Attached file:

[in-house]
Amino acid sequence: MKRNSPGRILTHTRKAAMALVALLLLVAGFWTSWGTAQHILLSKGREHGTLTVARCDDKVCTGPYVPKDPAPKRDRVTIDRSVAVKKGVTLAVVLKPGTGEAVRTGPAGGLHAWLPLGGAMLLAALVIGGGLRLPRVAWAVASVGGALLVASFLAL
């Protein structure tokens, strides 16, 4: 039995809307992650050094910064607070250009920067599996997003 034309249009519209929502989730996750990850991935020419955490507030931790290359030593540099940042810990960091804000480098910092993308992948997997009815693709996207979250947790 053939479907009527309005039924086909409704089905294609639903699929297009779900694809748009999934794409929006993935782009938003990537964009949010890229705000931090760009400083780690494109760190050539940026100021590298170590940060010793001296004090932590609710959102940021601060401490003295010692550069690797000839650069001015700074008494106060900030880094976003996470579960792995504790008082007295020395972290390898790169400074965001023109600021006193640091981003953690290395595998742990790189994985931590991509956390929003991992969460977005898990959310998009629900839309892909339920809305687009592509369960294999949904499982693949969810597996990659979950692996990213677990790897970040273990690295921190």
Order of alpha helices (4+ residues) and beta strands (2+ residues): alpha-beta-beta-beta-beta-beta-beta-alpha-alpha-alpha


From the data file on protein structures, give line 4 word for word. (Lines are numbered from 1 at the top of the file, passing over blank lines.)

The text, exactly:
Order of alpha helices (4+ residues) and beta strands (2+ residues): alpha-beta-beta-beta-beta-beta-beta-alpha-alpha-alpha